Welcome back to the Great Guitarists series. We’re continuing along a jazz theme for now, with a sometimes underrated master of understated single line guitar soloing…

Grant Green

Green was born in St. Louis, Missouri, in 1935, and died in 1979, aged just 43. In his all-too-short career, he played on hundreds of records, including numerous solo titles – almost thirty cuts for Blue Note Records alone. Many of these were played as part of an organ trio (organ, guitar, drums) in a style known as Soul Jazz. This style was sometimes sniffed at by jazz purists, but has since gone on to be something of a cherished gem, and ripe pickings for sampling, especially in hip ho and acid jazz (Read Jorge Cervera’s defence of Grant Green and soul jazz here).

Although less well known than some of his contemporaries, such as Wes Montgomery, his friend George Benson and his main guitar influence Charlie Christian, Green nonetheless possessed a highly recognisable guitar sound, which can be heard in the playing of many guitarists today, myself included. Indeed, his mix of blues, soul and hard bop licks over a funky back beat has become the quintessential sound of upbeat jazz guitar playing.

Equipment and guitar sound

Green most famously used a Gibson ES-330, which is essentially the same shape as the brand’s better-known 335, but with P90 single coil pickups (not unlike an Epiphone Casino). Later on in his career, he played a Gibson L7, Epiphone Emperor and custom-made D’Aquisto guitars, all of which featured similar P90 style pickups. This type of pickup was one of the first kinds added to hollowbody guitars, and Green obviously enjoyed the full, clear sound they provided.

Interestingly, for a guitar player known for his fluid single line style, Green was known to roll the treble and bass entirely off on his amplifiers, to better emphasise the midrange for more bite and attack in his tone – try it with a P90 neck pickup, and see if you can recreate Green’s sound!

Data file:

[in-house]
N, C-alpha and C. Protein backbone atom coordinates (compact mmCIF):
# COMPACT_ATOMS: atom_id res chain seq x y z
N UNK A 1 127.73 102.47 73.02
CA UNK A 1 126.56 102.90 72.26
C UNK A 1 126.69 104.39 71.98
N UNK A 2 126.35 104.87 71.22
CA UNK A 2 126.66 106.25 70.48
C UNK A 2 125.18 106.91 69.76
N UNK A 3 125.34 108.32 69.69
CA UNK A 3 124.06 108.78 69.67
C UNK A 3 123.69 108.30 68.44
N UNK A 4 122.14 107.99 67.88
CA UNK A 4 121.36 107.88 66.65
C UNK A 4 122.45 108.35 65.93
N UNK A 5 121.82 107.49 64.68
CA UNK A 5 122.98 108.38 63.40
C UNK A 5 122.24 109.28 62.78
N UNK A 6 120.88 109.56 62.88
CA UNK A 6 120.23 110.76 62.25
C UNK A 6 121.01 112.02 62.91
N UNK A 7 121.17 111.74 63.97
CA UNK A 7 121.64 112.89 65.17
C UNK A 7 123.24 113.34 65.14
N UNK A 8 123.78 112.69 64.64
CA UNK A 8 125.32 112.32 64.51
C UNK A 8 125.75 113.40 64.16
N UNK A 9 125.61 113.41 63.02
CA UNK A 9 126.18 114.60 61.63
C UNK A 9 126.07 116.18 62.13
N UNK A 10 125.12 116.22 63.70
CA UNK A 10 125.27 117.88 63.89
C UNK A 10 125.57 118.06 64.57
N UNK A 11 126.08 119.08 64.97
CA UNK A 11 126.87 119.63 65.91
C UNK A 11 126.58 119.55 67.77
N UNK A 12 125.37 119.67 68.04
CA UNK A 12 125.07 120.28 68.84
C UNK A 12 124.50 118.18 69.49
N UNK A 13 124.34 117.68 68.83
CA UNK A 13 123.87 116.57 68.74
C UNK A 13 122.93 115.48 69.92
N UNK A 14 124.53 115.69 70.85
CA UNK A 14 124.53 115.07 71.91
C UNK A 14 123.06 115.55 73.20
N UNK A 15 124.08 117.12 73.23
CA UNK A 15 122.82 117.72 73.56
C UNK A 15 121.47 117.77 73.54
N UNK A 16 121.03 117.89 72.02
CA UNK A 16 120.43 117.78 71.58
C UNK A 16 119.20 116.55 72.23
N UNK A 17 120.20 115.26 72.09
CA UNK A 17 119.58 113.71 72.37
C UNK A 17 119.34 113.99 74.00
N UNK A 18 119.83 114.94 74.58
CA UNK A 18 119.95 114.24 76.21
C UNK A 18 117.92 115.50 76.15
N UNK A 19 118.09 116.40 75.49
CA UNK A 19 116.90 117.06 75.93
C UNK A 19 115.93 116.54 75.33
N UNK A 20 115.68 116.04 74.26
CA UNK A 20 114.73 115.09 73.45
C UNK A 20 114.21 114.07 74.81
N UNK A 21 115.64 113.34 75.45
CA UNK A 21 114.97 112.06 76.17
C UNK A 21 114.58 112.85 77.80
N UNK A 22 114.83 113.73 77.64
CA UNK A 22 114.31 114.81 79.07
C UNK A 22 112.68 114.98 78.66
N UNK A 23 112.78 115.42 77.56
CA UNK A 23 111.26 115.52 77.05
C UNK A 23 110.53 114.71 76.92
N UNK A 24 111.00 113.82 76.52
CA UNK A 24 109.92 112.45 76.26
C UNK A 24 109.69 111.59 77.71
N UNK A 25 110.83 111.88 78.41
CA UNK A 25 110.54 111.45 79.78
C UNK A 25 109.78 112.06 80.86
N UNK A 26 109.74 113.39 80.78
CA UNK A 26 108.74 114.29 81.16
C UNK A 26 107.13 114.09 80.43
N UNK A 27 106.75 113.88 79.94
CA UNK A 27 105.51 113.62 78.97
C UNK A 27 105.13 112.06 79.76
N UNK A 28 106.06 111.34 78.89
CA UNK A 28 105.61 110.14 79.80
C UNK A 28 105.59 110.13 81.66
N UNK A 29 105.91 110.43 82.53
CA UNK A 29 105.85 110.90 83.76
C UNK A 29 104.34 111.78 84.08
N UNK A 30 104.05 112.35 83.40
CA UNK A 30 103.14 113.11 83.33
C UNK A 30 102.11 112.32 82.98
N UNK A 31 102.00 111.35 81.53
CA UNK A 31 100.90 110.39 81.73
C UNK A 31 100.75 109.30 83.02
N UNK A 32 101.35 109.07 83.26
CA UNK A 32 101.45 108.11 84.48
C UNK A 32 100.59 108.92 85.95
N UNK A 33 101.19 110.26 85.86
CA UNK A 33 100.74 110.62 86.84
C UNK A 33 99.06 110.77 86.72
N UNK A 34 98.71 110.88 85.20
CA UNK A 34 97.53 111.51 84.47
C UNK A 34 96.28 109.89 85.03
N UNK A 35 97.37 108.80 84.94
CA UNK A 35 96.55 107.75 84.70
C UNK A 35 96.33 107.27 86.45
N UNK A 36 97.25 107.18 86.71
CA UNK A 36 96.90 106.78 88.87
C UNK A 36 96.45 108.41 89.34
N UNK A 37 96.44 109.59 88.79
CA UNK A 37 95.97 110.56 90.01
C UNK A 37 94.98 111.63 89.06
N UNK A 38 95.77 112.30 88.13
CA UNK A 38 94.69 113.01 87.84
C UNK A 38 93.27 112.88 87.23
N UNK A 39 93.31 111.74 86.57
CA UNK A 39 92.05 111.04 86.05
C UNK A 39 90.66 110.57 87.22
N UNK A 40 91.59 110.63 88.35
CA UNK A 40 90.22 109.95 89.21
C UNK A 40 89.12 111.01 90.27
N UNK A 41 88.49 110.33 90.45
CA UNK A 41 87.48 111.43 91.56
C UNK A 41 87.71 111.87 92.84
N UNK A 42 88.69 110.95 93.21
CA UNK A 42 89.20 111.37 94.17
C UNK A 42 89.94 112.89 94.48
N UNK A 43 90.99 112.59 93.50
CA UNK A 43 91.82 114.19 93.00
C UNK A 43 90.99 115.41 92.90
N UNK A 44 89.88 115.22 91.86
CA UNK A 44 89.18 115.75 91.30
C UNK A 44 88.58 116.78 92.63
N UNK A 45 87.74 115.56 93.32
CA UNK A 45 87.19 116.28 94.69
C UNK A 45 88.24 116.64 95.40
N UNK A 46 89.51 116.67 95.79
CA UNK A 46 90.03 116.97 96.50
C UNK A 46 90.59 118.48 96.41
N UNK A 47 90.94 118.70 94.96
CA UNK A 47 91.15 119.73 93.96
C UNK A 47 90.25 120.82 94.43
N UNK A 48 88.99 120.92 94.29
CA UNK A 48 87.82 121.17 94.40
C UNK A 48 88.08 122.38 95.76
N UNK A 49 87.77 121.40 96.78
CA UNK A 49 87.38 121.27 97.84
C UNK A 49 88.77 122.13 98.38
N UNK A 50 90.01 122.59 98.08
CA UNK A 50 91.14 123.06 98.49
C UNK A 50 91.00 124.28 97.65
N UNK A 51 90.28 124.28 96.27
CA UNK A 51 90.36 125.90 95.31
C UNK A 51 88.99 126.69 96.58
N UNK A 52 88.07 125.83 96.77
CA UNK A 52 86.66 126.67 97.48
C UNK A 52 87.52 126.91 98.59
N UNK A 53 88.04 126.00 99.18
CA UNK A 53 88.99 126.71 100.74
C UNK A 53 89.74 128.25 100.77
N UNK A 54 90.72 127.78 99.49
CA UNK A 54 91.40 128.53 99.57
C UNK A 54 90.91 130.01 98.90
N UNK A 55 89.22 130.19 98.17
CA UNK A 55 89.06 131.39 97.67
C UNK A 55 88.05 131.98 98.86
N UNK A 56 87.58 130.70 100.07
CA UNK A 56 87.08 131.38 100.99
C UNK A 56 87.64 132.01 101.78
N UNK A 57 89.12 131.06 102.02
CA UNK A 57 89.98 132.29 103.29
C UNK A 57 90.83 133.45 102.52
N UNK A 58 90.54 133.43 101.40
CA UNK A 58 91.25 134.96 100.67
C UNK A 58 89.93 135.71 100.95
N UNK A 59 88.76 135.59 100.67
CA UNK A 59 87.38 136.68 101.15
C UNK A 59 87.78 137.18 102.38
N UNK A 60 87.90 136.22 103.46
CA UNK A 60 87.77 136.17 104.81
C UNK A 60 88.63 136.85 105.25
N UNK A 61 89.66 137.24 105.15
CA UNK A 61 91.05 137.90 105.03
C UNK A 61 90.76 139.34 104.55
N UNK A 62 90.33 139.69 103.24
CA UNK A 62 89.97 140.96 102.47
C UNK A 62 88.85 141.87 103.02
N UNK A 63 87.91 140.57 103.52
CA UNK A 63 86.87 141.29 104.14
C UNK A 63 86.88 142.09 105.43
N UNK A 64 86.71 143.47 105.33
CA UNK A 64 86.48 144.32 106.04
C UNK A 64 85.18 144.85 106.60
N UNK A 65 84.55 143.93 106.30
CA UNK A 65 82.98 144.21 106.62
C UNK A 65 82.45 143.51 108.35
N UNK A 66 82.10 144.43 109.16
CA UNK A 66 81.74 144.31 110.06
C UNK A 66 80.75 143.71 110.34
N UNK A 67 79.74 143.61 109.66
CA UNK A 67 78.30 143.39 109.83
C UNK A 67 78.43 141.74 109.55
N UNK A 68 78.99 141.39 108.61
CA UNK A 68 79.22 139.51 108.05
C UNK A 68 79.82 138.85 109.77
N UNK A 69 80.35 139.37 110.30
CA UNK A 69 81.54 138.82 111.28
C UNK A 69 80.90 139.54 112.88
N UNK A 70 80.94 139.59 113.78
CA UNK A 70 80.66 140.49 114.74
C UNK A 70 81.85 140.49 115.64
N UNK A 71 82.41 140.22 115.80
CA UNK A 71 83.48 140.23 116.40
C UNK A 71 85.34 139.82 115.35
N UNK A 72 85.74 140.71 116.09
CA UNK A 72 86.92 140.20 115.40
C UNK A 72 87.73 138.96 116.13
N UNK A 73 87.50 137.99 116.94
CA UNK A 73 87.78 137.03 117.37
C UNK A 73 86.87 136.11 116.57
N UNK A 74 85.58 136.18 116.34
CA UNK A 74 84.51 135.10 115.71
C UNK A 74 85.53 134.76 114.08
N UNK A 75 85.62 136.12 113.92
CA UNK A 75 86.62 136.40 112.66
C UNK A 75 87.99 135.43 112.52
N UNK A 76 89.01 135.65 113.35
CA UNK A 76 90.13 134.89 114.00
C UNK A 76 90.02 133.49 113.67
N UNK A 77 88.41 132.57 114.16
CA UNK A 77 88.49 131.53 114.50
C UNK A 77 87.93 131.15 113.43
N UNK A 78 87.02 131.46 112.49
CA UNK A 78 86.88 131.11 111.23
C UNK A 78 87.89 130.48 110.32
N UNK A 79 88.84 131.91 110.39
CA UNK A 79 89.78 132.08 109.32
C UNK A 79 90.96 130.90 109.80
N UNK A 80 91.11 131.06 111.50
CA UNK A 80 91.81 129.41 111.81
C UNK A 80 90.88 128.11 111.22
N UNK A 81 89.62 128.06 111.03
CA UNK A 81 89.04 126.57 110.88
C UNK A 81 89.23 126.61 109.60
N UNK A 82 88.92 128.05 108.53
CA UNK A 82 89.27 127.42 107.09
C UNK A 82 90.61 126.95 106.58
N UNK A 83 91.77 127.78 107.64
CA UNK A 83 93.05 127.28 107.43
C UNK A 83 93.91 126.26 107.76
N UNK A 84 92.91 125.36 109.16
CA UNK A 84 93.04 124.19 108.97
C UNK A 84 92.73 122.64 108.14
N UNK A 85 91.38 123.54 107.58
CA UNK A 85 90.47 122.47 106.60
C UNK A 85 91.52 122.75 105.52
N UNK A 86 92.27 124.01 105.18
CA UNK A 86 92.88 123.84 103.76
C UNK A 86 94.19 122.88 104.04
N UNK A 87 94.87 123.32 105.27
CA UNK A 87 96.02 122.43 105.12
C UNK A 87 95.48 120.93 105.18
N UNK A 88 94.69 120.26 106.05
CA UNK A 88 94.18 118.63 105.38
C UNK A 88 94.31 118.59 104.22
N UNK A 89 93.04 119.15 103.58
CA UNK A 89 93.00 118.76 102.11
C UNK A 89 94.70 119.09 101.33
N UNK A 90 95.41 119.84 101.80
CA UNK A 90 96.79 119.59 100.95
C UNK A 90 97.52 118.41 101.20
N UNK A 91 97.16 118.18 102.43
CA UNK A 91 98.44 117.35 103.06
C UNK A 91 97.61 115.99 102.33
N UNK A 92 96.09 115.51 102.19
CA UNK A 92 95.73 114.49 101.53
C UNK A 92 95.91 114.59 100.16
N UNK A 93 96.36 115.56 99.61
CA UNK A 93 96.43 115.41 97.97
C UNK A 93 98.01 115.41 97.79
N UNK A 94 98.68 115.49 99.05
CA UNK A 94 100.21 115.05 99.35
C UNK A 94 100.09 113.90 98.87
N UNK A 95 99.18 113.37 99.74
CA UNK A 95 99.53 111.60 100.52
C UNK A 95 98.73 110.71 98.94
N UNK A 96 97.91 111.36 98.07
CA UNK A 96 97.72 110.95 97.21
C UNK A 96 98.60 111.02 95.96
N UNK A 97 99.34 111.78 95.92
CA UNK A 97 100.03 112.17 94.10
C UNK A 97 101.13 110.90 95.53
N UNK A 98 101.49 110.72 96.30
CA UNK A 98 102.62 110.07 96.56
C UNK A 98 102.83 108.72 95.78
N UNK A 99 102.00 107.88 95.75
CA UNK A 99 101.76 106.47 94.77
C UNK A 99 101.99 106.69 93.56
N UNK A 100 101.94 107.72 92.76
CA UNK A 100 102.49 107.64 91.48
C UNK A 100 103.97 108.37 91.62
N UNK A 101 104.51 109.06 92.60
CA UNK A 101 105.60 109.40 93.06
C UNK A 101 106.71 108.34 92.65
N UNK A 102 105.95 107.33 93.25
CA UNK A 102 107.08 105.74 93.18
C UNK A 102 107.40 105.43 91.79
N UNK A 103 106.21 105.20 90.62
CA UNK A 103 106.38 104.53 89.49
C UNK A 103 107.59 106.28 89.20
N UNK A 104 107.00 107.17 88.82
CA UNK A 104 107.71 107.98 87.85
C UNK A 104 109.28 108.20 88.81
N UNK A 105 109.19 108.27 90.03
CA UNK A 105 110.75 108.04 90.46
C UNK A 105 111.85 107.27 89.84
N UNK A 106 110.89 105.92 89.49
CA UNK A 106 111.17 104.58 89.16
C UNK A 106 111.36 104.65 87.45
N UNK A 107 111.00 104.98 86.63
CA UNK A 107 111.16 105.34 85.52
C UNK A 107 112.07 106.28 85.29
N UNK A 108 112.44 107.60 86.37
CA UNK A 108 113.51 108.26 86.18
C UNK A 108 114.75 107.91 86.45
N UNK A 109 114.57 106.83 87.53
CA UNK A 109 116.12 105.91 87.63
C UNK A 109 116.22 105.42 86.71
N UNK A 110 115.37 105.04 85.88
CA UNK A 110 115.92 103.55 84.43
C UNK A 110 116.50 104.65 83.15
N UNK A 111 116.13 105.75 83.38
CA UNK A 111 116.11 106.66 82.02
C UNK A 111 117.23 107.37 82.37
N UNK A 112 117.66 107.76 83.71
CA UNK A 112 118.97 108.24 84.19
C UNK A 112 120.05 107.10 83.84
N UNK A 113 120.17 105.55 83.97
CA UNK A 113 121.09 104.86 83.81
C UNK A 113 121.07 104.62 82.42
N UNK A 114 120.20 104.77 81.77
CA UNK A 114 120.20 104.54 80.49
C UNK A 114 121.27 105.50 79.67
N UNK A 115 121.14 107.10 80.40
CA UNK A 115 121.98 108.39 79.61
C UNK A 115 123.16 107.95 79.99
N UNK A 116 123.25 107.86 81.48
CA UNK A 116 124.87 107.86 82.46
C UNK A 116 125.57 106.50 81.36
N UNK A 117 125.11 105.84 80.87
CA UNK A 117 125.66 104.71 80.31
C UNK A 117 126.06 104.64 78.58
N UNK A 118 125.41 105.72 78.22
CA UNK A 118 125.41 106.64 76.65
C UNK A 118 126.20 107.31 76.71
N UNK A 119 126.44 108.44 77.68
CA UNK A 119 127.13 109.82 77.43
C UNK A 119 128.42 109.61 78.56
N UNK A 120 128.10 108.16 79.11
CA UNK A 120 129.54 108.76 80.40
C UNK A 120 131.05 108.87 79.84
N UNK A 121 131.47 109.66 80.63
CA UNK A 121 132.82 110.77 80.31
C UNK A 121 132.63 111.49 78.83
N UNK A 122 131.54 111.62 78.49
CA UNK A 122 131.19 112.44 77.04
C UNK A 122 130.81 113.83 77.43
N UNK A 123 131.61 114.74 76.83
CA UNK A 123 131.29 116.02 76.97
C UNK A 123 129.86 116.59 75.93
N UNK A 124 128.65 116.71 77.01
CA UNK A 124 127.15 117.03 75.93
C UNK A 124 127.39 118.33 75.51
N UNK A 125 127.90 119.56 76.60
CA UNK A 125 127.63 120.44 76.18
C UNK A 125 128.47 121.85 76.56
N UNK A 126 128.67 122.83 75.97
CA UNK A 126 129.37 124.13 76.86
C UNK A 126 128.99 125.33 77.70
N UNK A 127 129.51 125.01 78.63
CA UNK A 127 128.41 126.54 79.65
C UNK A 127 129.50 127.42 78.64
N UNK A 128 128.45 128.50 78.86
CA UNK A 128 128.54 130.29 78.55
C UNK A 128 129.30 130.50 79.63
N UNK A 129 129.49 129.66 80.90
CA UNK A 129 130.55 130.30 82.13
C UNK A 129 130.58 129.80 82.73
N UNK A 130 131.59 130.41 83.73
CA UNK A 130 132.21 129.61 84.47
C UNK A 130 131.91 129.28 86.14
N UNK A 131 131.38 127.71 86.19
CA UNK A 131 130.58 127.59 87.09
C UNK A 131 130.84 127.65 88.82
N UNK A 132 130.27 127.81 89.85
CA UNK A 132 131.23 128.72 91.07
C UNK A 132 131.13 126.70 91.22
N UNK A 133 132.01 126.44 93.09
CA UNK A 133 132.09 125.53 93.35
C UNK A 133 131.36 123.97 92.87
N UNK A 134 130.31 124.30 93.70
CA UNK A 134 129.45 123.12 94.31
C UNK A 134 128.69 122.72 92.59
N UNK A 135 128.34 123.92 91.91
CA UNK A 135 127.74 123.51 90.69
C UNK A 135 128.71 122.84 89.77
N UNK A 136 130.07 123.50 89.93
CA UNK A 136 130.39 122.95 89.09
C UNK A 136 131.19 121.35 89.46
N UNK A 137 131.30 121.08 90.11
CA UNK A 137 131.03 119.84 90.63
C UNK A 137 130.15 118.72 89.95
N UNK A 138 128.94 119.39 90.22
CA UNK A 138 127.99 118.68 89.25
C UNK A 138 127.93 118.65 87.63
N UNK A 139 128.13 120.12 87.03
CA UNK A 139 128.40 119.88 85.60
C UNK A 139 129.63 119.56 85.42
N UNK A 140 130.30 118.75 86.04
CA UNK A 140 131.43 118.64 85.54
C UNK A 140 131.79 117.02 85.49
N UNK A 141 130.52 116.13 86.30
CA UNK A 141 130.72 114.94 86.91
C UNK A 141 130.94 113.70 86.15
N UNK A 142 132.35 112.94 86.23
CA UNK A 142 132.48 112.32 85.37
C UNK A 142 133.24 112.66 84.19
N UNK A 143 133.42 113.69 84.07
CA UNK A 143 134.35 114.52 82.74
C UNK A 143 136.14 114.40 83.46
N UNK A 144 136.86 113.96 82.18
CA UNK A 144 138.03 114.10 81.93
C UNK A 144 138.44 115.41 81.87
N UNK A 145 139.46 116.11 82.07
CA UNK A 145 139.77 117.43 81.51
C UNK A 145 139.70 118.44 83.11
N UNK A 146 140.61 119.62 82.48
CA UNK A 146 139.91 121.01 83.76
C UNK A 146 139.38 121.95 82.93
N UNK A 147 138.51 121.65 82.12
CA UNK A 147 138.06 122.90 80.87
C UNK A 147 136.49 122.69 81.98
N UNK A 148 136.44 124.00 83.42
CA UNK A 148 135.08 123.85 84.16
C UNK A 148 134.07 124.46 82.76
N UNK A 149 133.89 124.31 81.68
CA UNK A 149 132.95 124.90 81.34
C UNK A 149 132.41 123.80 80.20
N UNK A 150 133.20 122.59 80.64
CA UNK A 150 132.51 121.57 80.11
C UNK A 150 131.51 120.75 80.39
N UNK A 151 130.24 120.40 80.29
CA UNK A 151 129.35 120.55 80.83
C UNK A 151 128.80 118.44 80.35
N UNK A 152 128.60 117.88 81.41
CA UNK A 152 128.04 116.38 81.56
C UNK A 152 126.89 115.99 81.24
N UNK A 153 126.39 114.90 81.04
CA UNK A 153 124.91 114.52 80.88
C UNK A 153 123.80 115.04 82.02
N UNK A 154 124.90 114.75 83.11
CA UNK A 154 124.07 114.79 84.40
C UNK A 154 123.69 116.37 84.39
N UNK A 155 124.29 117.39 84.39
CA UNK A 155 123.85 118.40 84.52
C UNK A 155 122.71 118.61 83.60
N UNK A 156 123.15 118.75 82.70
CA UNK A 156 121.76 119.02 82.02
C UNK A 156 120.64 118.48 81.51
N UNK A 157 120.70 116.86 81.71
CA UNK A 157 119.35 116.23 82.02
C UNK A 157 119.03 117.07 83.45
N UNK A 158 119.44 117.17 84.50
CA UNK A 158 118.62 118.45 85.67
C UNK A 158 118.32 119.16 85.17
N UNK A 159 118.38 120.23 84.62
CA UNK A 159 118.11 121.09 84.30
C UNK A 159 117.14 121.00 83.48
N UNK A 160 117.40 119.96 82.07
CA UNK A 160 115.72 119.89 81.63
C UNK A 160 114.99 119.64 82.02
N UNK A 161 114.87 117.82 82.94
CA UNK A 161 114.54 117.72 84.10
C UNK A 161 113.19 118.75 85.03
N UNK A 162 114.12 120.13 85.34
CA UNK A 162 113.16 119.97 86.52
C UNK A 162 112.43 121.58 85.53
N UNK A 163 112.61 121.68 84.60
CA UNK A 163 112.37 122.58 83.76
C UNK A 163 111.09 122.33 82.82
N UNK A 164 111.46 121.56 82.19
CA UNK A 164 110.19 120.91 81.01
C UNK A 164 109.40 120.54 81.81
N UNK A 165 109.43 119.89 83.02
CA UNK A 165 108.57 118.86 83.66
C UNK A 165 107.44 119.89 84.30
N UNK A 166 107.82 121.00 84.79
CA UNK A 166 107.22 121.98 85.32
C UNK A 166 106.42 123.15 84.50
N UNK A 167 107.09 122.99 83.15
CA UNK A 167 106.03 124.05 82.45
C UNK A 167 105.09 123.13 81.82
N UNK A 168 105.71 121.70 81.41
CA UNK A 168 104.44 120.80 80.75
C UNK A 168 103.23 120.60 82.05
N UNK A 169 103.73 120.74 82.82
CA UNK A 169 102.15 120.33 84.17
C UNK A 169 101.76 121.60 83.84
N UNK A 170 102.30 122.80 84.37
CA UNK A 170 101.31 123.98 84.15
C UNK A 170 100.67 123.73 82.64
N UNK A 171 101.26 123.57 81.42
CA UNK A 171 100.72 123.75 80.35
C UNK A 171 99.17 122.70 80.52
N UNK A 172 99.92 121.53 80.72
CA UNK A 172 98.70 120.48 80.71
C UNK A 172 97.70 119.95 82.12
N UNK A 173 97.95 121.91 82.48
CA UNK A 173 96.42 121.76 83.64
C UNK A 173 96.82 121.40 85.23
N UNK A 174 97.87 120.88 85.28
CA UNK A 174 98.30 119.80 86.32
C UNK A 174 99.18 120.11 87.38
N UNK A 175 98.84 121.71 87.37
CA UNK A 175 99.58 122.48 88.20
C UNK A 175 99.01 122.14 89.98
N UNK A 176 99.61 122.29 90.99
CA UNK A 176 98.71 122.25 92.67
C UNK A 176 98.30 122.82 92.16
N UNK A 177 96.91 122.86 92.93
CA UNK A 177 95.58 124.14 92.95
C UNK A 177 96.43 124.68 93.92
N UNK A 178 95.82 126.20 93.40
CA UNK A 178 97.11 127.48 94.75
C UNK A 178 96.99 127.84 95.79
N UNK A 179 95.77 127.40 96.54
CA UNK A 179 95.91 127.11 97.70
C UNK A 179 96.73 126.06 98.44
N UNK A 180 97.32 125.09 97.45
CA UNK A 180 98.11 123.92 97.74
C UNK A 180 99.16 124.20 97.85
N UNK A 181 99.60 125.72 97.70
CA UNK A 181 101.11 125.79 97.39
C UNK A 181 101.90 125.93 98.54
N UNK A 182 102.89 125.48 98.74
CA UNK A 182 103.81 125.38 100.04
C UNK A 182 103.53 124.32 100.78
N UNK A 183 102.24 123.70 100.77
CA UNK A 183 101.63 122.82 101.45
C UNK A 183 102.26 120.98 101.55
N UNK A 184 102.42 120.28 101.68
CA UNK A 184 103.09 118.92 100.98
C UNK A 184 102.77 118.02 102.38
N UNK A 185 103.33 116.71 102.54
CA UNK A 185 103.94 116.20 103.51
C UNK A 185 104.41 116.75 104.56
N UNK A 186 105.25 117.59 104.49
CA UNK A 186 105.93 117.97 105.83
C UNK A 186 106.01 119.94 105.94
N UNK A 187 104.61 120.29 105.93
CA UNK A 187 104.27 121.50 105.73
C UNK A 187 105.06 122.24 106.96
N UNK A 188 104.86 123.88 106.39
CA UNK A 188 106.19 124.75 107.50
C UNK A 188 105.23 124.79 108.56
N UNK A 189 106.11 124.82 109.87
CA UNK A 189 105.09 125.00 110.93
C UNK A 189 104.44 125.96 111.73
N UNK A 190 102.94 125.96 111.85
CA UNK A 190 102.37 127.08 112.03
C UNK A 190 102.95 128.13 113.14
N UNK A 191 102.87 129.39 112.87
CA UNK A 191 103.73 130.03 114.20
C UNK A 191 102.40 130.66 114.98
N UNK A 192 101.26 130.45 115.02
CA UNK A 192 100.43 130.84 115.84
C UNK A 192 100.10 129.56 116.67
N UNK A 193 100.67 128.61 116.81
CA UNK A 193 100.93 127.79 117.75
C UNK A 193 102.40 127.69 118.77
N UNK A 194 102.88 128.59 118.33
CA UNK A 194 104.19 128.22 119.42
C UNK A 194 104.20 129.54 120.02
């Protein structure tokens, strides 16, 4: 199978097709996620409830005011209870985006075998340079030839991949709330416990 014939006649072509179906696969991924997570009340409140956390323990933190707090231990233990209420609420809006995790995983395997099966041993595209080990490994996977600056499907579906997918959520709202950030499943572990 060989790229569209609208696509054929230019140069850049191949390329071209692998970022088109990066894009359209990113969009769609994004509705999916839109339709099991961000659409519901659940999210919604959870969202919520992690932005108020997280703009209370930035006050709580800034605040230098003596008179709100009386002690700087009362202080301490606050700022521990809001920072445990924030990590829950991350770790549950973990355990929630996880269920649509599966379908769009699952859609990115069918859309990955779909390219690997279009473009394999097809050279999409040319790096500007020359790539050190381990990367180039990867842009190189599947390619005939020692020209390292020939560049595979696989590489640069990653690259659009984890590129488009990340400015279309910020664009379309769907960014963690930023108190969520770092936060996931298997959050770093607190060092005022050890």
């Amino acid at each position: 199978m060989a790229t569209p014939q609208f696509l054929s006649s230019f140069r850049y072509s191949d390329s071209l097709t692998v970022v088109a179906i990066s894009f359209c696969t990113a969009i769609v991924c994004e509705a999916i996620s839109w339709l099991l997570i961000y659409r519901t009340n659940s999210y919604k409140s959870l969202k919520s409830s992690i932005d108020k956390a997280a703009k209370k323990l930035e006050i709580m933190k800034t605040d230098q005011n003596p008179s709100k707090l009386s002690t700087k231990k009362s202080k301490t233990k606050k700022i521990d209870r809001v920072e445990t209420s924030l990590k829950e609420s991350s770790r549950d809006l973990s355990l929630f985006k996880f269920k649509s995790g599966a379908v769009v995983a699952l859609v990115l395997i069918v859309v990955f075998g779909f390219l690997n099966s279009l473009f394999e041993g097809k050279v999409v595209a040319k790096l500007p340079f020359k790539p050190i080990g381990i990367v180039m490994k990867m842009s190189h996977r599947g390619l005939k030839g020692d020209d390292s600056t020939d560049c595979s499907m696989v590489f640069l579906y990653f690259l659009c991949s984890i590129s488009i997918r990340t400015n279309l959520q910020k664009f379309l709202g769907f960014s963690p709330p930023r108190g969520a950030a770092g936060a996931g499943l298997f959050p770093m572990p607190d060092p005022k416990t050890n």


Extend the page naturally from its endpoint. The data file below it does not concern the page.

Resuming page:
Essential listening

Idle Moments (1963) is a great place to start. It’s a slow, contemplative masterclass in cool jazz guitar,and one of my favourite jazz guitar records, along with Midnight Blue by Kenny Burrell (more about that here).

There’s a couple of good options for live cuts, but the recently released collection Funk in France, From Paris to Antibes (1969-1970) (2018, Resonance) captures Green at his best. A few of the tracks see the trio lineup complimented by none other than the legendary Barney Kessel, which makes it essential listening for me!

It’s also worth seeking out some of Greenvs funkier efforts, such as… He also made an interesting album of Latin music (The Latin Bit from 1963, on Blue Note again), in which the main theme (the ‘heads’) were played in the usual samba or bossa nova style, but the solos are swung – give it a listen and make of it what you will!

As a sideman, he played on hundreds of recording sessions. Among my personal favourites are Herbie Hancock’s My Point Of View (1963, Blue Note) and Art Blakey’s Hold On I’m Coming (1966, Limelight). However, each record in Green’s expansive discography features great playing and lead lines that we guitarists would benefit from adding to our repertoire!

Just as Green (and countless other great jazz guitarists) did with Charlie Christian’s recordings, listen, learn, then find a way of making it your own…